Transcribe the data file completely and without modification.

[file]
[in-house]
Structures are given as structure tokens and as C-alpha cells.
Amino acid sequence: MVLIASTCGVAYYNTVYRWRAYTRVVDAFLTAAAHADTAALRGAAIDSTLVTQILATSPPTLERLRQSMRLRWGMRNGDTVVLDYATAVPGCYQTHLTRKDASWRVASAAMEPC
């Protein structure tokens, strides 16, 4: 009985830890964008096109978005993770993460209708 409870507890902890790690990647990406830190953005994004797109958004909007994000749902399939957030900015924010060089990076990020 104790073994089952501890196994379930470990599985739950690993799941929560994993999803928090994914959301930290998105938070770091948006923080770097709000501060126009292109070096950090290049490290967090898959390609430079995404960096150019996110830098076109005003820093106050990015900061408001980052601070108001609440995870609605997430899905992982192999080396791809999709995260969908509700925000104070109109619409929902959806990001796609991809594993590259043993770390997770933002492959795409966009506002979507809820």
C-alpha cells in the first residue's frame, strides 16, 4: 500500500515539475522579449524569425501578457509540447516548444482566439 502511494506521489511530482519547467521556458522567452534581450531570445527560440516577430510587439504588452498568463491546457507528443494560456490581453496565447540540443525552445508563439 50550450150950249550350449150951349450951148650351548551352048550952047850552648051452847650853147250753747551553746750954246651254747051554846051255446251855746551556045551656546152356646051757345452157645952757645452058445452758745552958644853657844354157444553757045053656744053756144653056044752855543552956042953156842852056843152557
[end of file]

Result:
[in-house]
Structures are given as structure tokens and as C-alpha cells.
Amino acid sequence: MVLIASTCGVAYYNTVYRWRAYTRVVDAFLTAAAHADTAALRGAAIDSTLVTQILATSPPTLERLRQSMRLRWGMRNGDTVVLDYATAVPGCYQTHLTRKDASWRVASAAMEPC
């Protein structure tokens, strides 16, 4: 009985830890964008096109978005993770993460209708 409870507890902890790690990647990406830190953005994004797109958004909007994000749902399939957030900015924010060089990076990020 104790073994089952501890196994379930470990599985739950690993799941929560994993999803928090994914959301930290998105938070770091948006923080770097709000501060126009292109070096950090290049490290967090898959390609430079995404960096150019996110830098076109005003820093106050990015900061408001980052601070108001609440995870609605997430899905992982192999080396791809999709995260969908509700925000104070109109619409929902959806990001796609991809594993590259043993770390997770933002492959795409966009506002979507809820």
C-alpha cells in the first residue's frame, strides 16, 4: 500500500515539475522579449524569425501578457509540447516548444482566439 502511494506521489511530482519547467521556458522567452534581450531570445527560440516577430510587439504588452498568463491546457507528443494560456490581453496565447540540443525552445508563439 50550450150950249550350449150951349450951148650351548551352048550952047850552648051452847650853147250753747551553746750954246651254747051554846051255446251855746551556045551656546152356646051757345452157645952757645452058445452758745552958644853657844354157444553757045053656744053756144653056044752855543552956042953156842852056843152557